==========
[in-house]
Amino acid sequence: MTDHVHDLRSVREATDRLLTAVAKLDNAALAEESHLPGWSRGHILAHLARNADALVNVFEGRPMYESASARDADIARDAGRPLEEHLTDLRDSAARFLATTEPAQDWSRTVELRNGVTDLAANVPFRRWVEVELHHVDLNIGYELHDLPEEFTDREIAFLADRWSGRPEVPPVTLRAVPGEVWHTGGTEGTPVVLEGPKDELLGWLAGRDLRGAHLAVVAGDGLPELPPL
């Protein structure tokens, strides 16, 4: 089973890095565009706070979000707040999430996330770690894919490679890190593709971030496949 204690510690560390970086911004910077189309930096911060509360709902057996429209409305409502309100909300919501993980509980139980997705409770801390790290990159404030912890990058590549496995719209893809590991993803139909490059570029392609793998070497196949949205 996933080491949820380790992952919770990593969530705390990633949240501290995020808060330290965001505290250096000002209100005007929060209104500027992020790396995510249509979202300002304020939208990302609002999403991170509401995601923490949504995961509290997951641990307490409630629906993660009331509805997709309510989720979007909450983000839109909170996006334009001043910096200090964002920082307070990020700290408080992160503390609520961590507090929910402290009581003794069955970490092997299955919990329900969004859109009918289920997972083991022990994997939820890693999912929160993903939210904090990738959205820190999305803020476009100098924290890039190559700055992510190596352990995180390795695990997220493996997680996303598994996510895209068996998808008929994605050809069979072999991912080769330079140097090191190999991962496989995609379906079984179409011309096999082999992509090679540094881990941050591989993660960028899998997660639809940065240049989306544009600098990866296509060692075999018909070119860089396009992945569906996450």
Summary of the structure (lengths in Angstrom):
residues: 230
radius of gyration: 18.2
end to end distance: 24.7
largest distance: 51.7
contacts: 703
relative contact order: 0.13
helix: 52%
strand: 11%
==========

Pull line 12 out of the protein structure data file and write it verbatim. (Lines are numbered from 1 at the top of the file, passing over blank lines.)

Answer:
strand: 11%